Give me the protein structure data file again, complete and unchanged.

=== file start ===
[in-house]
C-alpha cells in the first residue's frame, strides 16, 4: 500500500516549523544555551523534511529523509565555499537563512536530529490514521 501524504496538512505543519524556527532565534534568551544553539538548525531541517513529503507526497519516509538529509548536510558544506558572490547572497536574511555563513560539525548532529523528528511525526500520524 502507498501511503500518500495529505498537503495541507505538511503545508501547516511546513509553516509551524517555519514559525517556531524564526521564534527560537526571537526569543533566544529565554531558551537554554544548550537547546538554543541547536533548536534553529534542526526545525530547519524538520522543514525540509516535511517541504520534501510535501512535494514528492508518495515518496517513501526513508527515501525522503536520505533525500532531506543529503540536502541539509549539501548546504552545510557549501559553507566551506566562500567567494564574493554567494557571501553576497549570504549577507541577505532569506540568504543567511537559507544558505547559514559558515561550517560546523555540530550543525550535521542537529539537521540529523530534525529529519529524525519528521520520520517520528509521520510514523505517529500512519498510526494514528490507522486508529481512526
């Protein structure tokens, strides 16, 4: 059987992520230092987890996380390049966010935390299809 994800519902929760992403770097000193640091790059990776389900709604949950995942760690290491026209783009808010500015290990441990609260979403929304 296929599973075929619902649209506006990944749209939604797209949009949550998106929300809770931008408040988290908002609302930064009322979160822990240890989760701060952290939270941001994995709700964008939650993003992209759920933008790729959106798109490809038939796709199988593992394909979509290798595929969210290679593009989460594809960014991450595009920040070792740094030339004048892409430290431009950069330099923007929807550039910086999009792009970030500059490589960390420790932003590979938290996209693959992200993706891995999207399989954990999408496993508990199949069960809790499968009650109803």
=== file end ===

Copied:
[in-house]
C-alpha cells in the first residue's frame, strides 16, 4: 500500500516549523544555551523534511529523509565555499537563512536530529490514521 501524504496538512505543519524556527532565534534568551544553539538548525531541517513529503507526497519516509538529509548536510558544506558572490547572497536574511555563513560539525548532529523528528511525526500520524 502507498501511503500518500495529505498537503495541507505538511503545508501547516511546513509553516509551524517555519514559525517556531524564526521564534527560537526571537526569543533566544529565554531558551537554554544548550537547546538554543541547536533548536534553529534542526526545525530547519524538520522543514525540509516535511517541504520534501510535501512535494514528492508518495515518496517513501526513508527515501525522503536520505533525500532531506543529503540536502541539509549539501548546504552545510557549501559553507566551506566562500567567494564574493554567494557571501553576497549570504549577507541577505532569506540568504543567511537559507544558505547559514559558515561550517560546523555540530550543525550535521542537529539537521540529523530534525529529519529524525519528521520520520517520528509521520510514523505517529500512519498510526494514528490507522486508529481512526
């Protein structure tokens, strides 16, 4: 059987992520230092987890996380390049966010935390299809 994800519902929760992403770097000193640091790059990776389900709604949950995942760690290491026209783009808010500015290990441990609260979403929304 296929599973075929619902649209506006990944749209939604797209949009949550998106929300809770931008408040988290908002609302930064009322979160822990240890989760701060952290939270941001994995709700964008939650993003992209759920933008790729959106798109490809038939796709199988593992394909979509290798595929969210290679593009989460594809960014991450595009920040070792740094030339004048892409430290431009950069330099923007929807550039910086999009792009970030500059490589960390420790932003590979938290996209693959992200993706891995999207399989954990999408496993508990199949069960809790499968009650109803």